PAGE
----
Last night I saw Amour, starring Emmanuelle Riva and Jean-Louis Trintignant.
If this wasn't a Best Picture nominee, I would never have made it through the whole film.
Georges (Trintignant) and Anne (Riva) are a happy old couple. Their adult daughter has made a life of her own abroad and they seem content in their retirement.
One morning during breakfast, Anne zones out. Not for a moment, not for a second, but for a terrifying few minutes while her husband scrambles to decide what to do next. Anne has suffered a stroke and soon she will be paralyzed on one side of her body.
In a matter of days, this vibrant couple who still attended concerts and playfully flirted with one another will become a frustrated, pained duo who survives only for the other's benefit.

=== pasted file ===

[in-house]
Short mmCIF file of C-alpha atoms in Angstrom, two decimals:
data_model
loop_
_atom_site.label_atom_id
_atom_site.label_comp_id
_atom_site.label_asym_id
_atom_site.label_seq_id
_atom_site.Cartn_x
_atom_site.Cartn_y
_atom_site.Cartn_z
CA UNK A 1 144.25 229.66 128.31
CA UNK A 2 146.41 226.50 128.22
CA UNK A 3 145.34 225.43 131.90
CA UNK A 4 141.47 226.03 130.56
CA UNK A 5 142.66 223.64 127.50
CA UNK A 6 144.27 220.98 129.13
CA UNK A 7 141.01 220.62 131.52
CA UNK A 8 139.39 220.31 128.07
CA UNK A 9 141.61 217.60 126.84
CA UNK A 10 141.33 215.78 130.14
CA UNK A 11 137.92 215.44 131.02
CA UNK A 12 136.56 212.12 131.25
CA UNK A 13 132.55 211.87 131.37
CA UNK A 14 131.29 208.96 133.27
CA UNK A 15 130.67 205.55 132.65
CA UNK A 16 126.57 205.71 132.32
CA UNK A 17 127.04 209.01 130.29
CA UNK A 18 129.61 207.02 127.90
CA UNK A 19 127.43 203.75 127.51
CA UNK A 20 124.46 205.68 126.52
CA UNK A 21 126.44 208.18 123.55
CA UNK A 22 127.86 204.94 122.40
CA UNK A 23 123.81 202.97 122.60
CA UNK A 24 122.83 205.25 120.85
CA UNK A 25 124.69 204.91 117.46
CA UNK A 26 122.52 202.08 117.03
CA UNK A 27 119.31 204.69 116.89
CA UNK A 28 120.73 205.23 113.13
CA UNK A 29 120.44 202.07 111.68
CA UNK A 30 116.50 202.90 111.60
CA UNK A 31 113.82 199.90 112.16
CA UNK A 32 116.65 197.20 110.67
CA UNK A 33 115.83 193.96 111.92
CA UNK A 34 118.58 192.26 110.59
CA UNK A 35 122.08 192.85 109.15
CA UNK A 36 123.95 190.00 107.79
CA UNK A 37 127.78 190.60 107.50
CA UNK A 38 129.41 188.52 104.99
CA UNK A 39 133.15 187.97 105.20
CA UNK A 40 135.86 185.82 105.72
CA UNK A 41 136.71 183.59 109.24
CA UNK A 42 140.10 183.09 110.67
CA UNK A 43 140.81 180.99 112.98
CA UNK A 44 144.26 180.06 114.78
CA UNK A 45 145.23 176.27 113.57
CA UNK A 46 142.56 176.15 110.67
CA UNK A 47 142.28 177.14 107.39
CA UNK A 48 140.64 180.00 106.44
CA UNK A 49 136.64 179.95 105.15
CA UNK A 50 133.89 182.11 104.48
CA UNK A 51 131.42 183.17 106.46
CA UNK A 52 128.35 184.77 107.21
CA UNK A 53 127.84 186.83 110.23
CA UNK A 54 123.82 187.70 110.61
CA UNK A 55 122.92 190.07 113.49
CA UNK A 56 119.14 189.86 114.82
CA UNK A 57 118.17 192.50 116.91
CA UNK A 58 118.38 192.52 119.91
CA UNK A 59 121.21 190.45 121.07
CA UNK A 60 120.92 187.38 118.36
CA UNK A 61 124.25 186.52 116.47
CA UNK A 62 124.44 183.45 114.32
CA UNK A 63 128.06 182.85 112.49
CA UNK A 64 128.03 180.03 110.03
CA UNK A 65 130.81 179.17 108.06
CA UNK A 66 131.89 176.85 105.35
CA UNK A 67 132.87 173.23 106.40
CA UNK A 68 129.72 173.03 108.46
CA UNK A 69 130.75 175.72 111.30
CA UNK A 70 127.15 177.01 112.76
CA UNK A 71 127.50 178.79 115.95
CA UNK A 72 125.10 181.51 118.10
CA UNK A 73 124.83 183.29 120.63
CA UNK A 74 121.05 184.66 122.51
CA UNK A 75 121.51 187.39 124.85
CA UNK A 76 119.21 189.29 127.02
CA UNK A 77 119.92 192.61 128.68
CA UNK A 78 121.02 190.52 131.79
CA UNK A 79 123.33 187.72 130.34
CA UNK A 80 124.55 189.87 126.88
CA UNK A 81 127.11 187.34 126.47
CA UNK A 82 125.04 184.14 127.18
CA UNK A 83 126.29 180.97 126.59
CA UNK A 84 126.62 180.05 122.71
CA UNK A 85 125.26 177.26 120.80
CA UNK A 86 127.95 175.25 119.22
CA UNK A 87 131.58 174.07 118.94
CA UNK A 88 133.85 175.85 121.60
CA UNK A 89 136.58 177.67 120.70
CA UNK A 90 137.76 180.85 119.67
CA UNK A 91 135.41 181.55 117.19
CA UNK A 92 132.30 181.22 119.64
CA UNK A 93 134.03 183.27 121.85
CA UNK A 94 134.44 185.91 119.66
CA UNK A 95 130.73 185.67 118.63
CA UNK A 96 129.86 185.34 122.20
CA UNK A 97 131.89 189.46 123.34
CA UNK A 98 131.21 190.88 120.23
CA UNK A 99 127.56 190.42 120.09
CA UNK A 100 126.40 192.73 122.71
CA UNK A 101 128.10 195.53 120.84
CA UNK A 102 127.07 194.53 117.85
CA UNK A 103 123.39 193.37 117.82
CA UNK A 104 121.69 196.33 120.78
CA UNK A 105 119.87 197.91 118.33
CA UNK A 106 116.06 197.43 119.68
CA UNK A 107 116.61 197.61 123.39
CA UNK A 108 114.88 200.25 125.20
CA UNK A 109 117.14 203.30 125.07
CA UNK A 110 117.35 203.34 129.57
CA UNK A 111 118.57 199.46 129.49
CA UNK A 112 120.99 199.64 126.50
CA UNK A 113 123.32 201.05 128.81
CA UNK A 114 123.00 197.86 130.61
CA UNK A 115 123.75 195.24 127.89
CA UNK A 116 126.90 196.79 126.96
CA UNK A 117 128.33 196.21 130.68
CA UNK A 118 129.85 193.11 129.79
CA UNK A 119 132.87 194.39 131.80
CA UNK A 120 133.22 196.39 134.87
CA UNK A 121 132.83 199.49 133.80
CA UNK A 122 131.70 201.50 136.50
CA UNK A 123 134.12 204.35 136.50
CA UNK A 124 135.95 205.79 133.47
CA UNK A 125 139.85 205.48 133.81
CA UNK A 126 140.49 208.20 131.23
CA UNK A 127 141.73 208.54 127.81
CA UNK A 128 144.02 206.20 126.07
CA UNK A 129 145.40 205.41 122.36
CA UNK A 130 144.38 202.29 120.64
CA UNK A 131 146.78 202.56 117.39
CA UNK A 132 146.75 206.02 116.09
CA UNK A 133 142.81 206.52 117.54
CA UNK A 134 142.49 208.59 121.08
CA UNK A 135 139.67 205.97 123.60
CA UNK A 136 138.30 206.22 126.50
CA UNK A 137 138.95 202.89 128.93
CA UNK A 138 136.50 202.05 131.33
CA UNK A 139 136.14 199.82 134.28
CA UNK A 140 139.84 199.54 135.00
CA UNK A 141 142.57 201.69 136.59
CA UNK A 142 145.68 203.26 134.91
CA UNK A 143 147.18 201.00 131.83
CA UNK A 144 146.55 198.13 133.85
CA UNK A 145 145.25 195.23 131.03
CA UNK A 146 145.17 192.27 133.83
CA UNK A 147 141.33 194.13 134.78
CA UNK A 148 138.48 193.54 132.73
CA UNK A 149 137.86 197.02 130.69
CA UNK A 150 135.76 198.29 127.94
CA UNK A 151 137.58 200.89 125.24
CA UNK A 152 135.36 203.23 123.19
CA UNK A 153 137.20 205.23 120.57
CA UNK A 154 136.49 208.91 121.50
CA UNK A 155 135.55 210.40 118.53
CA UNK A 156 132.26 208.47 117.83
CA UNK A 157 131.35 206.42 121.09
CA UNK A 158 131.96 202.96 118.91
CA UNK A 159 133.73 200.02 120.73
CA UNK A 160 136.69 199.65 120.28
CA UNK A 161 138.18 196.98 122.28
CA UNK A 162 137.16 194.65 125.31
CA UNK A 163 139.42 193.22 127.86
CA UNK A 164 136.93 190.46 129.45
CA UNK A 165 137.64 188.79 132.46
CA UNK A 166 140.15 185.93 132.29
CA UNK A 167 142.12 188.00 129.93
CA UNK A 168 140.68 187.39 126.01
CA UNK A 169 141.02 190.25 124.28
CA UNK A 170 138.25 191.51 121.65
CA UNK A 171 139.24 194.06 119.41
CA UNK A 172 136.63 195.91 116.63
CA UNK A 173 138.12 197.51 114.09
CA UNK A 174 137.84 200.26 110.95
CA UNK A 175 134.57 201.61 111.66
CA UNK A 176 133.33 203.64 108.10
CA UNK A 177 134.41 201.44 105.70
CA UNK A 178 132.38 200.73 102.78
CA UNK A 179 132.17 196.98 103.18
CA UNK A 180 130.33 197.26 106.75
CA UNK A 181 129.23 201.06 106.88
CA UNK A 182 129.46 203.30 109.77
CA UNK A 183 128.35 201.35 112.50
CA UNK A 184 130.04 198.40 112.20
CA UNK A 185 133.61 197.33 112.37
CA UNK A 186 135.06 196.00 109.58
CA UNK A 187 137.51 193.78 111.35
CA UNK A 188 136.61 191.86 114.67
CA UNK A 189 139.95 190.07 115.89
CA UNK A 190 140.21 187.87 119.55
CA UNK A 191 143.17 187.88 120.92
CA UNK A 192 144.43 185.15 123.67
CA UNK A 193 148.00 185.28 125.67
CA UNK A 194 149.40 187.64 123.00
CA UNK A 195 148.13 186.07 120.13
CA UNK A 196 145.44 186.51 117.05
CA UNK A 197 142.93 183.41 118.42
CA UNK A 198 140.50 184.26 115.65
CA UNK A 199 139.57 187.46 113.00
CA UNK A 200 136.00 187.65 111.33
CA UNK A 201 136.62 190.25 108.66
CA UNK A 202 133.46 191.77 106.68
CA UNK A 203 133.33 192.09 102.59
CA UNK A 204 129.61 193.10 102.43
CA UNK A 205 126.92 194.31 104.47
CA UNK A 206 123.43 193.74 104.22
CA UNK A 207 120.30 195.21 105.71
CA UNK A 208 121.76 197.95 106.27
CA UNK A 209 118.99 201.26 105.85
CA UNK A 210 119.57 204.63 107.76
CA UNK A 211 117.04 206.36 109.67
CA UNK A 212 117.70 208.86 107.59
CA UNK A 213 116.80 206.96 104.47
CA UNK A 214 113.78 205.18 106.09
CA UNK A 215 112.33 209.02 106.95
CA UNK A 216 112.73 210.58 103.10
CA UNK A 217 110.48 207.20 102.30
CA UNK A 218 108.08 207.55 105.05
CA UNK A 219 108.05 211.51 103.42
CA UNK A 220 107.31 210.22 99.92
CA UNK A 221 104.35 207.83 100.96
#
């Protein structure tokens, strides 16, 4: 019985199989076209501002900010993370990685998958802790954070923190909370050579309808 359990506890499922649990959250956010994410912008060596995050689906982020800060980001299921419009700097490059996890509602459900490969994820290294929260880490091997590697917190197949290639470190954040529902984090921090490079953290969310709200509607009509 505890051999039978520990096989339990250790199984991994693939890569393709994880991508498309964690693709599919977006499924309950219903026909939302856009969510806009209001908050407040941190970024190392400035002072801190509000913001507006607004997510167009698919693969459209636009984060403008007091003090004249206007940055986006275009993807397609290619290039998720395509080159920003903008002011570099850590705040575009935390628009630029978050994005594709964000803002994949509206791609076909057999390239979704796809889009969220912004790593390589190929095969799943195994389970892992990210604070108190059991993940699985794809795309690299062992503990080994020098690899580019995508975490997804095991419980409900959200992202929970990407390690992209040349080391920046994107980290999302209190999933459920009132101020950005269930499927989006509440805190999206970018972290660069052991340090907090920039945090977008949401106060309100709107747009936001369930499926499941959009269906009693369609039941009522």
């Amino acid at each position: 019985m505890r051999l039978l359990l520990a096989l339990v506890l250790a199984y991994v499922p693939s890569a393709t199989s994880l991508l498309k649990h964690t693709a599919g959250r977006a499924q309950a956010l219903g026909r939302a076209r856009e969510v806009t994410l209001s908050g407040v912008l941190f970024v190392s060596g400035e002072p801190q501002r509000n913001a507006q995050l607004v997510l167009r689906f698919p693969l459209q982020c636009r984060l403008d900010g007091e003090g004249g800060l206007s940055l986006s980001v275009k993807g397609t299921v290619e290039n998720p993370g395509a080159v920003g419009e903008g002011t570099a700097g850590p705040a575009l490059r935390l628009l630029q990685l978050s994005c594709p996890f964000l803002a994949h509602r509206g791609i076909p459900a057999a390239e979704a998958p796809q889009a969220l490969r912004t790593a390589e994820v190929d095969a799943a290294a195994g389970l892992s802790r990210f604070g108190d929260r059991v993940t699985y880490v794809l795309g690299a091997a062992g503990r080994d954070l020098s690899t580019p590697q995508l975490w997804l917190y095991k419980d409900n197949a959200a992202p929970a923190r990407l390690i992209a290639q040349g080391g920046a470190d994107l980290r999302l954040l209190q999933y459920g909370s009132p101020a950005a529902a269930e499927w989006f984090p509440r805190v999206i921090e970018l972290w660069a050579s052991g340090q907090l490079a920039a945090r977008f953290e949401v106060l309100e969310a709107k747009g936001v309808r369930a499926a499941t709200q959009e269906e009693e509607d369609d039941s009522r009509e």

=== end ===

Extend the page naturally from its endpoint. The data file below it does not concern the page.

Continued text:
Emmanuelle Riva, who is still stunning in her mid 80s, is shown deteriorating piece by piece, while every last morsel of her dignity is stripped from her being. Jean-Louis Trintignant as Georges wears each heartbreaking revelation in his expressions, as he witnesses the love of his life leaving.
There is no greater devastation, and none of us want to think of our loved ones ever reaching these stages of their lives, but sometimes it happens. And there is always someone who carries the burden of dealing with it more than any other.
The film does a phenomenal job of communicating the quiet that comes with perpetual depression. Water left running is suddenly more noticeable, as is a window left open during a rain storm. The quiet is no longer peaceful; a home once filled with music is now stale with decay.
Every part of the movie (the acting, the script, the direction) is good, but I enjoyed none of it.
Life is hard enough as it is.